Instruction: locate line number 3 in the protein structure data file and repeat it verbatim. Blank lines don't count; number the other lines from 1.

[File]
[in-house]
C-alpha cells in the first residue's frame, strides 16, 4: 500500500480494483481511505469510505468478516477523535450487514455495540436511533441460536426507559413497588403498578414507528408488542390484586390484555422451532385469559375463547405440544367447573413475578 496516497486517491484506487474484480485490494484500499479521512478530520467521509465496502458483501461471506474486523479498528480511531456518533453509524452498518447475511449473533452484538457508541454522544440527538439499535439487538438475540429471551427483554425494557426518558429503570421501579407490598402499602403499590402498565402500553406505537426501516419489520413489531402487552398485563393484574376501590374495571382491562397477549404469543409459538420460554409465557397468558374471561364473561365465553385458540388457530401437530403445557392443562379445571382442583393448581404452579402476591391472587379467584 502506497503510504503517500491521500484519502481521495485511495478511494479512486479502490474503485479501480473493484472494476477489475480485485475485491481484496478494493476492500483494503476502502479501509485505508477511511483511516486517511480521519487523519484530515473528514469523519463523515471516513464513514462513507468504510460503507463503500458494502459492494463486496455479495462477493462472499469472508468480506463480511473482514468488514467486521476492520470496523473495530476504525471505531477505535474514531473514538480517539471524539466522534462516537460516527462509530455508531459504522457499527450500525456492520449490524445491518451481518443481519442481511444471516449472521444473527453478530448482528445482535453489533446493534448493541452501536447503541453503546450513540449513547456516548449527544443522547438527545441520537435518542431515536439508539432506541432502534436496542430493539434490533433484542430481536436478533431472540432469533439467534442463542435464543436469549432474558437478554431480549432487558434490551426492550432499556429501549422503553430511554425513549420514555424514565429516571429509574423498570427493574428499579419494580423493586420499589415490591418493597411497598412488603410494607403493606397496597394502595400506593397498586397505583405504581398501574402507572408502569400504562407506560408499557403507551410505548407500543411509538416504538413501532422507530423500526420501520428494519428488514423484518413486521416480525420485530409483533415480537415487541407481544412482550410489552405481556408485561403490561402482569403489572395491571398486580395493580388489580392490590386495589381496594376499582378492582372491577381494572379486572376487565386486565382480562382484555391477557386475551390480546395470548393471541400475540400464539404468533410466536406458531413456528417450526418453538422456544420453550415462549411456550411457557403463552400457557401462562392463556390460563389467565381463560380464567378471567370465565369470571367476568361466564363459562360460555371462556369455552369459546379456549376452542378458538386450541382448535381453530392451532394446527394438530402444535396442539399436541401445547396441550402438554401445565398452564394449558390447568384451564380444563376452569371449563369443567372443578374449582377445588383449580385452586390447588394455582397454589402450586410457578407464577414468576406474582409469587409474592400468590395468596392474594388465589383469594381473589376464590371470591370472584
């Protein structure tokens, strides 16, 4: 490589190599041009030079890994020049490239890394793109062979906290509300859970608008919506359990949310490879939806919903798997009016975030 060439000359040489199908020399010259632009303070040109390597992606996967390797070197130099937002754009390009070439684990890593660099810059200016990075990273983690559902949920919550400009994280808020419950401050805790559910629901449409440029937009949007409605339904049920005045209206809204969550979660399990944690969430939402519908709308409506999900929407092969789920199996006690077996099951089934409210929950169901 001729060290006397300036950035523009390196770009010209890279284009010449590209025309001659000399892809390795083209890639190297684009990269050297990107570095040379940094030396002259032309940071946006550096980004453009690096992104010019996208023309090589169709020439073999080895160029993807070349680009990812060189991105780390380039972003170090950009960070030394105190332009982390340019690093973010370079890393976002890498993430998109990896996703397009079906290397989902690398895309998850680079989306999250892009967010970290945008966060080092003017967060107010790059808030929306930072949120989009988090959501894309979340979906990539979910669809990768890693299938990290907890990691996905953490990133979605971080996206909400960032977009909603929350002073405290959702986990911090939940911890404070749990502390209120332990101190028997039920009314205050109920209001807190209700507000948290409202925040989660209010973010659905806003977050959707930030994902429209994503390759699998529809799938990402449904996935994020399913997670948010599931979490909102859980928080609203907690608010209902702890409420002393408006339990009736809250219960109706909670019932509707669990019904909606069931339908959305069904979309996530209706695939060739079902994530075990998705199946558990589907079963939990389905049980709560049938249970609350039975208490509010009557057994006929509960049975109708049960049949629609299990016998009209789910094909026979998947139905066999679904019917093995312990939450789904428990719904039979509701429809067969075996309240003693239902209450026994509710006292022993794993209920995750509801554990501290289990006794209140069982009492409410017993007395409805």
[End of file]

């Protein structure tokens, strides 16, 4: 490589190599041009030079890994020049490239890394793109062979906290509300859970608008919506359990949310490879939806919903798997009016975030 060439000359040489199908020399010259632009303070040109390597992606996967390797070197130099937002754009390009070439684990890593660099810059200016990075990273983690559902949920919550400009994280808020419950401050805790559910629901449409440029937009949007409605339904049920005045209206809204969550979660399990944690969430939402519908709308409506999900929407092969789920199996006690077996099951089934409210929950169901 001729060290006397300036950035523009390196770009010209890279284009010449590209025309001659000399892809390795083209890639190297684009990269050297990107570095040379940094030396002259032309940071946006550096980004453009690096992104010019996208023309090589169709020439073999080895160029993807070349680009990812060189991105780390380039972003170090950009960070030394105190332009982390340019690093973010370079890393976002890498993430998109990896996703397009079906290397989902690398895309998850680079989306999250892009967010970290945008966060080092003017967060107010790059808030929306930072949120989009988090959501894309979340979906990539979910669809990768890693299938990290907890990691996905953490990133979605971080996206909400960032977009909603929350002073405290959702986990911090939940911890404070749990502390209120332990101190028997039920009314205050109920209001807190209700507000948290409202925040989660209010973010659905806003977050959707930030994902429209994503390759699998529809799938990402449904996935994020399913997670948010599931979490909102859980928080609203907690608010209902702890409420002393408006339990009736809250219960109706909670019932509707669990019904909606069931339908959305069904979309996530209706695939060739079902994530075990998705199946558990589907079963939990389905049980709560049938249970609350039975208490509010009557057994006929509960049975109708049960049949629609299990016998009209789910094909026979998947139905066999679904019917093995312990939450789904428990719904039979509701429809067969075996309240003693239902209450026994509710006292022993794993209920995750509801554990501290289990006794209140069982009492409410017993007395409805």